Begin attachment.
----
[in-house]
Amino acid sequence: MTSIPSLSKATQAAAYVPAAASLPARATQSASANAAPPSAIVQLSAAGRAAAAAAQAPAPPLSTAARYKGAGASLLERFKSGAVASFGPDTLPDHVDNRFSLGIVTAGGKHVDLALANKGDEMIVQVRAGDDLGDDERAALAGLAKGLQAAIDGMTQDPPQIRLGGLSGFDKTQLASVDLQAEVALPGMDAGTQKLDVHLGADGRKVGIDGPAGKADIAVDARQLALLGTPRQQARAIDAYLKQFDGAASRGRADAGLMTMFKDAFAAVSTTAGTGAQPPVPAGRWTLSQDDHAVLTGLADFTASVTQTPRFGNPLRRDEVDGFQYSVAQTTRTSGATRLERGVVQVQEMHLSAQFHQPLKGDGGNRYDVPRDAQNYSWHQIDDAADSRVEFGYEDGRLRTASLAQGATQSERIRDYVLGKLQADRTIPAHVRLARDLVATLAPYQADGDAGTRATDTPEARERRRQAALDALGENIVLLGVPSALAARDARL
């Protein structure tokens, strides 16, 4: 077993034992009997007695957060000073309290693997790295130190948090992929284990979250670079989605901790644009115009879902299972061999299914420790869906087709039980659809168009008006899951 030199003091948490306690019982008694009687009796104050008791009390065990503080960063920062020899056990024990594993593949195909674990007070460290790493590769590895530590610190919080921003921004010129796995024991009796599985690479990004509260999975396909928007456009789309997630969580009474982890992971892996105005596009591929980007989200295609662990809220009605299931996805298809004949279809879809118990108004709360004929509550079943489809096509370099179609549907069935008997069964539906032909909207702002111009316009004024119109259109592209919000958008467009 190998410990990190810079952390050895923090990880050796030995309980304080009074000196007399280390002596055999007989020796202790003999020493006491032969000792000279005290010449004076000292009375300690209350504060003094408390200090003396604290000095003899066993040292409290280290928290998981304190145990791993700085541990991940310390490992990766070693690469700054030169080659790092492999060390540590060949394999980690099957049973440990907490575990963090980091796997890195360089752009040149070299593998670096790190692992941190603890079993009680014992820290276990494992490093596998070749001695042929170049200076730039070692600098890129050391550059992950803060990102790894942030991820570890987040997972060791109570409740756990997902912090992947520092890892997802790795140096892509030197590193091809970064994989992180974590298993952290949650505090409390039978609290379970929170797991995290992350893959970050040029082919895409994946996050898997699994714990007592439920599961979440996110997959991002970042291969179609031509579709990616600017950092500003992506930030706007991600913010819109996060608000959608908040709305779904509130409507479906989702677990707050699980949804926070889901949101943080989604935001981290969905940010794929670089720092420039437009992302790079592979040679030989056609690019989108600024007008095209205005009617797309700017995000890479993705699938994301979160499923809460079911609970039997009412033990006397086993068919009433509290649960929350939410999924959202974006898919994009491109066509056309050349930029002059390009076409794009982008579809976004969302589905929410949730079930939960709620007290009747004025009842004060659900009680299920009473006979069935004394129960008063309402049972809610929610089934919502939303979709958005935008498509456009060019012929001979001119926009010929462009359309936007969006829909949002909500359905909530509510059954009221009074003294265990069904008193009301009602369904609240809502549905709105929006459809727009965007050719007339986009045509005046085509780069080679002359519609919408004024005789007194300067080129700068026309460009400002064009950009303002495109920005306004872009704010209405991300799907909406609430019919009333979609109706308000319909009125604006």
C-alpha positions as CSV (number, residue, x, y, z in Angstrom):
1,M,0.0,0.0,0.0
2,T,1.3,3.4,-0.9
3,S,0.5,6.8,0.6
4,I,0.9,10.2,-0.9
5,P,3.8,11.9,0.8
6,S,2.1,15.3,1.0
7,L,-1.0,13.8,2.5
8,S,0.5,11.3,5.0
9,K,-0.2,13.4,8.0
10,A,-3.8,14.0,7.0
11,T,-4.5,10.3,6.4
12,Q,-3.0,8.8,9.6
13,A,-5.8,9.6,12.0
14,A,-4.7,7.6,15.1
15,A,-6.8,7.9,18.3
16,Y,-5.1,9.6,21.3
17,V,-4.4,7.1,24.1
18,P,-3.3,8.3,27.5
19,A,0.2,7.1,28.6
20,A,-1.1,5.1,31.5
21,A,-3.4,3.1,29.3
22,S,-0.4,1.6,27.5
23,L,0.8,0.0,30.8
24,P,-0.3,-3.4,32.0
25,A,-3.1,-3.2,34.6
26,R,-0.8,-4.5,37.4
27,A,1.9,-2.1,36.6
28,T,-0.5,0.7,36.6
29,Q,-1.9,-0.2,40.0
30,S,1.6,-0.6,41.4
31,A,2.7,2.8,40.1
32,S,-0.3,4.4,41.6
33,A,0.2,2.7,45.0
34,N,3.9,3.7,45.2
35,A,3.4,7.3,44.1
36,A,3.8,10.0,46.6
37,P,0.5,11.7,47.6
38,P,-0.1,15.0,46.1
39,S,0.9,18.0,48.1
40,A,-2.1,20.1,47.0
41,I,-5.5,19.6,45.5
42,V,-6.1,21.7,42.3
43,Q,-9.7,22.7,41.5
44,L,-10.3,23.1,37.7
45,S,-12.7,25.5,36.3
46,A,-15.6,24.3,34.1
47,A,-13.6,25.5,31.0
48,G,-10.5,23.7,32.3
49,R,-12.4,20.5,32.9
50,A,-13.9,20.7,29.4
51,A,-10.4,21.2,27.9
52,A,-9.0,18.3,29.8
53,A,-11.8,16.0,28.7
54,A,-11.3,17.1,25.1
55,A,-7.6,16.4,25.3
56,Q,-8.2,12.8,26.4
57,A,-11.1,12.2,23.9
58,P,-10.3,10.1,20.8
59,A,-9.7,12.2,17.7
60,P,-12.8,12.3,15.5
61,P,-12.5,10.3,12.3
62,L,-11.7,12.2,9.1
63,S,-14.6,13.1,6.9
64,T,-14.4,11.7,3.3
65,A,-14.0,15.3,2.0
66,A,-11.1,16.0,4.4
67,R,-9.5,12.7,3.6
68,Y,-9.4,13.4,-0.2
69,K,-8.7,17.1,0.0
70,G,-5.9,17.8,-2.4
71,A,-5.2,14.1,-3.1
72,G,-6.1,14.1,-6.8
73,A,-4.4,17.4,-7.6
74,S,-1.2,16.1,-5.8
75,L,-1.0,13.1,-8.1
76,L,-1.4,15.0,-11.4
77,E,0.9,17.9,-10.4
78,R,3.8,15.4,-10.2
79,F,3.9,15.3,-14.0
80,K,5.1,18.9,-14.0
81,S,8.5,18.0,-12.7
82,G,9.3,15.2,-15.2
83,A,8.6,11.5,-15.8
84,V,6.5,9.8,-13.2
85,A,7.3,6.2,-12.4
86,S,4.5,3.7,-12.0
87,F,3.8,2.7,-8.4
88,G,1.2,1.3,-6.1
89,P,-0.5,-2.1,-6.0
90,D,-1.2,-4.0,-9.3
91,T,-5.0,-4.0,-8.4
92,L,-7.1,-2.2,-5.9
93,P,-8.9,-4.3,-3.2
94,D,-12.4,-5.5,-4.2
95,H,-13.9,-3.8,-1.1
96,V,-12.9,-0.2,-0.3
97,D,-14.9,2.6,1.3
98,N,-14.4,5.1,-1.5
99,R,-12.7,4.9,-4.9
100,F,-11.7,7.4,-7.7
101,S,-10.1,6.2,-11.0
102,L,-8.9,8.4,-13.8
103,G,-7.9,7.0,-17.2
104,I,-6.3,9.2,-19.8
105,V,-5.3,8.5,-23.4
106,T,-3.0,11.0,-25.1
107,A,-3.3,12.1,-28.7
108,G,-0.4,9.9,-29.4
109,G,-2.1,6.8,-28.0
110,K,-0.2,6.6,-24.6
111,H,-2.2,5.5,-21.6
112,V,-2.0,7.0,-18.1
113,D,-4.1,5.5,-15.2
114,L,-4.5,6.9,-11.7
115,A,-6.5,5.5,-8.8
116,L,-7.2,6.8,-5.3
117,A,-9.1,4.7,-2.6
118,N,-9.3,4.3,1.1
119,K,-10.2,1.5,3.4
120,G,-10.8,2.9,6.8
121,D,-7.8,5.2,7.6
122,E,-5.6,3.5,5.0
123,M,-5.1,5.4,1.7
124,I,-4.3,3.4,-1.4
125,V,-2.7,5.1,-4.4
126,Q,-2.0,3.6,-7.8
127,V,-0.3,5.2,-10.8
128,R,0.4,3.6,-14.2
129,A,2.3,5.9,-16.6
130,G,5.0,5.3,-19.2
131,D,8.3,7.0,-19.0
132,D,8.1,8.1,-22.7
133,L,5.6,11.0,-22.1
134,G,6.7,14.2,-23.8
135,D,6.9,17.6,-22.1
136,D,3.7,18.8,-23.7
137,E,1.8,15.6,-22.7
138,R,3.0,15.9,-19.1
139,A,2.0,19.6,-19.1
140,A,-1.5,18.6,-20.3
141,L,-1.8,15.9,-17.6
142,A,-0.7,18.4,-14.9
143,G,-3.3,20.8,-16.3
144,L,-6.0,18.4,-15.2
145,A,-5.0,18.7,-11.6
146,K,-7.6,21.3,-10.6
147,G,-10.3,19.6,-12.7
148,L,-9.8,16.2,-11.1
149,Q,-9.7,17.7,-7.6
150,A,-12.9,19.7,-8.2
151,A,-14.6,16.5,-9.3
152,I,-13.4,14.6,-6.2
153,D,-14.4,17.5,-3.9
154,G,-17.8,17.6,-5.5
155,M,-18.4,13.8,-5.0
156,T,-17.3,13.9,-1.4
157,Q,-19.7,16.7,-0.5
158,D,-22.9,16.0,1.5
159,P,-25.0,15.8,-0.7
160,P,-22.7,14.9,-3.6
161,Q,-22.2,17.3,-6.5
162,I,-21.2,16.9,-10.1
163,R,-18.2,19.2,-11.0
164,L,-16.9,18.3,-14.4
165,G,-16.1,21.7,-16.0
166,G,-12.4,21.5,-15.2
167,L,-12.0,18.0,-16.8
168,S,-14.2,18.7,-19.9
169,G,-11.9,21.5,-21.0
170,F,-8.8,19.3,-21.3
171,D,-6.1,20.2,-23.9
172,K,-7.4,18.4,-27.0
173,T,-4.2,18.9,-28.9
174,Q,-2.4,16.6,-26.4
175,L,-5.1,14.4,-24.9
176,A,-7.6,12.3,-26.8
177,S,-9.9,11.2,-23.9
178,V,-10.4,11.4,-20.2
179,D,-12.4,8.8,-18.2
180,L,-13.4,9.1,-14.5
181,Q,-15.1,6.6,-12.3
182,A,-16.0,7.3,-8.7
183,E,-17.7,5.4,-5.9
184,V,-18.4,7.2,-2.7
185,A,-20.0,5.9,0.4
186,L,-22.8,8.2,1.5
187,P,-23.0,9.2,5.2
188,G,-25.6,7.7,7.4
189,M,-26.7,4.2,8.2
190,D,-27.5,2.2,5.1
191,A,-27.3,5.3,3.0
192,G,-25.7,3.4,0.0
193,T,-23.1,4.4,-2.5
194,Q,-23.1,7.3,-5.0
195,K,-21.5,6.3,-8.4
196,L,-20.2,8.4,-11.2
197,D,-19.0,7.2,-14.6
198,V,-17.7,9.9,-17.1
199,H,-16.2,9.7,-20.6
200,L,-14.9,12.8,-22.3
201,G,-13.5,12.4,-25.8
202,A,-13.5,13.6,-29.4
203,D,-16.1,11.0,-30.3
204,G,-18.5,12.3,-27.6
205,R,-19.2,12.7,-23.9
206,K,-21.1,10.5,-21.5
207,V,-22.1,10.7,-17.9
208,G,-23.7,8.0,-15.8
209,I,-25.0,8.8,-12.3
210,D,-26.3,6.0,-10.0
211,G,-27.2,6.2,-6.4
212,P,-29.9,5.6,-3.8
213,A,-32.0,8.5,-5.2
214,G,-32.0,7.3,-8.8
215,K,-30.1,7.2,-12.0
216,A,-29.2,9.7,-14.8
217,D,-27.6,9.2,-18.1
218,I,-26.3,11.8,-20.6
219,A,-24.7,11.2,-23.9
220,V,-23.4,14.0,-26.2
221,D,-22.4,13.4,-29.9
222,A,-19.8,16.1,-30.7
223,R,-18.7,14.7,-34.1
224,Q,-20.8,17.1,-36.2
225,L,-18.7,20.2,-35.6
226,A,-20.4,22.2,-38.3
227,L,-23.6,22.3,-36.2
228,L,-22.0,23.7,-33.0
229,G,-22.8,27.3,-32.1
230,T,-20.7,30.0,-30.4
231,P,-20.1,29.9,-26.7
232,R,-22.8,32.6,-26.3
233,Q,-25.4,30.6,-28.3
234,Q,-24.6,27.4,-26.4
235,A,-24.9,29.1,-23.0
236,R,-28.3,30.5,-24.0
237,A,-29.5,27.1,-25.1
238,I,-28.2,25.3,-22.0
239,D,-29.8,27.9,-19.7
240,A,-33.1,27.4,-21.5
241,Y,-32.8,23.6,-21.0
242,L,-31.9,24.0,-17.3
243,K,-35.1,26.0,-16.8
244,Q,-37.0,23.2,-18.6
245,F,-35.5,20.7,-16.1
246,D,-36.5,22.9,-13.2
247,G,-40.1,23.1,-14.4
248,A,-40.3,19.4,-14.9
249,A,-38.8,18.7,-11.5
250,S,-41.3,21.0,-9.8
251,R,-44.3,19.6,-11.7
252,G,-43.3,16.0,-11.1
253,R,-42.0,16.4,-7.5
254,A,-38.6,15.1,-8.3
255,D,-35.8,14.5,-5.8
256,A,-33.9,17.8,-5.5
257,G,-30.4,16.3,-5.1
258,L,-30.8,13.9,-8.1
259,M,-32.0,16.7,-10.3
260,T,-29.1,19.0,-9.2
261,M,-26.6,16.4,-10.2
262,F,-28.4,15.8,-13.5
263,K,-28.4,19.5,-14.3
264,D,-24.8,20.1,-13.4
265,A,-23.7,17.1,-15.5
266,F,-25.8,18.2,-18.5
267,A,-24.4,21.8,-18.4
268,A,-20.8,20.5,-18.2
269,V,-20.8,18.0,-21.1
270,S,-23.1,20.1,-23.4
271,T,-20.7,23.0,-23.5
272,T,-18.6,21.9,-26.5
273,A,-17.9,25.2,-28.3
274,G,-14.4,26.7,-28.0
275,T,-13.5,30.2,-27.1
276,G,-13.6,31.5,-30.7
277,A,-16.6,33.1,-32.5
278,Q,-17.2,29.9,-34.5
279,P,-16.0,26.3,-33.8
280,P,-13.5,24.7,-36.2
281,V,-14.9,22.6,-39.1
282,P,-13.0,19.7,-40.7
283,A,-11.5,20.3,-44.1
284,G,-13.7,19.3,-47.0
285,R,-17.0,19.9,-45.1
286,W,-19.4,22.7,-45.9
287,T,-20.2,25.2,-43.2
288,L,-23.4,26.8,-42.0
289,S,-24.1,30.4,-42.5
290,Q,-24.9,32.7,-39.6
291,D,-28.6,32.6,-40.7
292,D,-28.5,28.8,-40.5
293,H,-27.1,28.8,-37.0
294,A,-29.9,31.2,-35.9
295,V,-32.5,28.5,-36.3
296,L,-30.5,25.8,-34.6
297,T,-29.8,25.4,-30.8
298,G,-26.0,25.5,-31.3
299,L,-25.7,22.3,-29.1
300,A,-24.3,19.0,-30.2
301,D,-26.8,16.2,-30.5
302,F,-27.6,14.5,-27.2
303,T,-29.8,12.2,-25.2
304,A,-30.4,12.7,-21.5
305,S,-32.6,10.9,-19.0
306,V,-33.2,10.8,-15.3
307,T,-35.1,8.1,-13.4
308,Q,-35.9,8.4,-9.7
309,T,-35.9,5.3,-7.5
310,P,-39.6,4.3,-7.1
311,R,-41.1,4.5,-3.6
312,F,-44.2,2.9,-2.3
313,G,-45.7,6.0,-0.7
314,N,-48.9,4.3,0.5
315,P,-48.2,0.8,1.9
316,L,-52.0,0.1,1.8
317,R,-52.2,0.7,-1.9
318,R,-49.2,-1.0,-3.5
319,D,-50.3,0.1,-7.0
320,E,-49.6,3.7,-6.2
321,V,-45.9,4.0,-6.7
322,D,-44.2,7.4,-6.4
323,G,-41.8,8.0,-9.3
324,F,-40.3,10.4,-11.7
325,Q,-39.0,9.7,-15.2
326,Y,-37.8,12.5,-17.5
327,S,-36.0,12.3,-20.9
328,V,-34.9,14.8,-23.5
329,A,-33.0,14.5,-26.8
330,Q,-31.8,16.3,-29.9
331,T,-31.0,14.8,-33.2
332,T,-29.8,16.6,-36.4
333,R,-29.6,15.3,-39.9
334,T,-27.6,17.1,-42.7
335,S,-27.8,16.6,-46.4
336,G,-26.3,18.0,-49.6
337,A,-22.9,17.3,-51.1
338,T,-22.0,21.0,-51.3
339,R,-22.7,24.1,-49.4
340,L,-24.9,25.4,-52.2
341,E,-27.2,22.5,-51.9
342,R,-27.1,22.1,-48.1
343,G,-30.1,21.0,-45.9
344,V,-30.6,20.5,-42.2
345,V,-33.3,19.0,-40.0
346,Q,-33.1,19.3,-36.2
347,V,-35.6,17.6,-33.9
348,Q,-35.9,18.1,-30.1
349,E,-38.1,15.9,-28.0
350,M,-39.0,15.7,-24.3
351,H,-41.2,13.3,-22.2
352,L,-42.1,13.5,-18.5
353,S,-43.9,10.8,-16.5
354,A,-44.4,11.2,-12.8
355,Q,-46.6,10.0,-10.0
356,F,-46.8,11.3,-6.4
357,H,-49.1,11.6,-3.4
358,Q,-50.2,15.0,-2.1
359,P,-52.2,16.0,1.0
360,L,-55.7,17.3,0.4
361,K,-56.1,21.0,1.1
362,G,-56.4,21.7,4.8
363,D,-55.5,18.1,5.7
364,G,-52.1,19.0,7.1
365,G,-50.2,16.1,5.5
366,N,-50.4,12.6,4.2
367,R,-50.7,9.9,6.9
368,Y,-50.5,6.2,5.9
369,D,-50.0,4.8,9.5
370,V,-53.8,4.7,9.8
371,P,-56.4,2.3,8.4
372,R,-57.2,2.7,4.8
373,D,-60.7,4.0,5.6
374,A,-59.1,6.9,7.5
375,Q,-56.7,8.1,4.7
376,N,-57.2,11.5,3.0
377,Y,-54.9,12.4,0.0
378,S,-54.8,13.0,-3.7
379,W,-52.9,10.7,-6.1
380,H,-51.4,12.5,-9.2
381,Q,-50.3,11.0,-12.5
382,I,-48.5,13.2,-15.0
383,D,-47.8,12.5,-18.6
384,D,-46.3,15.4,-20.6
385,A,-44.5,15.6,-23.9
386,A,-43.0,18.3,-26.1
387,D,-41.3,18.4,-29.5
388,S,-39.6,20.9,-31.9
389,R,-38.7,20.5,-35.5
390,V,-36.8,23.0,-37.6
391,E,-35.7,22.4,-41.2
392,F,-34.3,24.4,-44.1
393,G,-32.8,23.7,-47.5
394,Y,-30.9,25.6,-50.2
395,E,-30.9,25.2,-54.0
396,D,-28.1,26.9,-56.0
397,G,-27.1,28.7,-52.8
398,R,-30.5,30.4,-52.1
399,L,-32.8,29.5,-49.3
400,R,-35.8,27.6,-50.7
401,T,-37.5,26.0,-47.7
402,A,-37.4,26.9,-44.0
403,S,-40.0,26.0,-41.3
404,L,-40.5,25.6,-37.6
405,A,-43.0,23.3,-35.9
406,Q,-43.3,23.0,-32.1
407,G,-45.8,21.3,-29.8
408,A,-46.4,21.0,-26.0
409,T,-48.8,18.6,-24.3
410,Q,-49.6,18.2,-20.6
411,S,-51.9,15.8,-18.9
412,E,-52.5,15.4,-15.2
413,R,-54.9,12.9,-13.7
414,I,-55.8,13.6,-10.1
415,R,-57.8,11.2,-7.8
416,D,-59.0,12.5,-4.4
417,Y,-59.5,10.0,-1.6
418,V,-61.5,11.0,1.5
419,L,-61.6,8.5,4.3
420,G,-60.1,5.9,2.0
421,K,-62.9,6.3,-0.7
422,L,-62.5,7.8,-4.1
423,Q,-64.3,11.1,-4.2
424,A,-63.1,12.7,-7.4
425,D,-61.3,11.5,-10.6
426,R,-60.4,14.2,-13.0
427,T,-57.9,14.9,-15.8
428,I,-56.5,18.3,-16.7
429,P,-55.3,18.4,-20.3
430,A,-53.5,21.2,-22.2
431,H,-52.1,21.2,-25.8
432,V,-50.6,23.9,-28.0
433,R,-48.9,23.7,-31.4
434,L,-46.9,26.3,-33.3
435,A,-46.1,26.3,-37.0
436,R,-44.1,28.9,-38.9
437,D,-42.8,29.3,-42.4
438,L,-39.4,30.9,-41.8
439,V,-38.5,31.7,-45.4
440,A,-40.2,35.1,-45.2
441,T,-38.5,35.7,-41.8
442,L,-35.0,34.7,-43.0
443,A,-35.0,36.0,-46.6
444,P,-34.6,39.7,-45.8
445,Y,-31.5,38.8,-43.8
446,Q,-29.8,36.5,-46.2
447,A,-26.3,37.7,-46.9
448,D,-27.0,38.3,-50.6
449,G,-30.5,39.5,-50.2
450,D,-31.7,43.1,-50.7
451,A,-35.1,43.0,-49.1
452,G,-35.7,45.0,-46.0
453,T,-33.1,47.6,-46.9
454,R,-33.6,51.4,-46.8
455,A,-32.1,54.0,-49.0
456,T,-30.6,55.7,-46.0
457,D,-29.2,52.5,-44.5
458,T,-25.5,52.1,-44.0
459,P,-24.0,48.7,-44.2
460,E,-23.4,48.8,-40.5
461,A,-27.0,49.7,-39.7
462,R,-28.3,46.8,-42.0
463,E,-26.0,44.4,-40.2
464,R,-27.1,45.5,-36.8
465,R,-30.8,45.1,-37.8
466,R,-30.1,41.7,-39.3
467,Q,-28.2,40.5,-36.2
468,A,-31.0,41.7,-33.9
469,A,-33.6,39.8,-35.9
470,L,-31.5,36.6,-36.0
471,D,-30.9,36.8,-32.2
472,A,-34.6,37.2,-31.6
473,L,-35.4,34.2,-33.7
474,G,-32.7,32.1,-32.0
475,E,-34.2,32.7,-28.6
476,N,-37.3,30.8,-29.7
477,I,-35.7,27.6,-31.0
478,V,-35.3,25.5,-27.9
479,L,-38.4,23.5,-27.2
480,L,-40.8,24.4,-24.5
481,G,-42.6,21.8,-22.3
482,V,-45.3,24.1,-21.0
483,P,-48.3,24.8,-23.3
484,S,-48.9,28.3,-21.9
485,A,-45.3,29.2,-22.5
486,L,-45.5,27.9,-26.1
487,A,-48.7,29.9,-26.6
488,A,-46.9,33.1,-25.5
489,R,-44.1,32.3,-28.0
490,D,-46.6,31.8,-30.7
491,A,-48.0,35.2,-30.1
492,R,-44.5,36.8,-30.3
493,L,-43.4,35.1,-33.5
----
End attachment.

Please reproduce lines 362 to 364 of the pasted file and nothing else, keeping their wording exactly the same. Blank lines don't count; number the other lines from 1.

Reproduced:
358,Q,-50.2,15.0,-2.1
359,P,-52.2,16.0,1.0
360,L,-55.7,17.3,0.4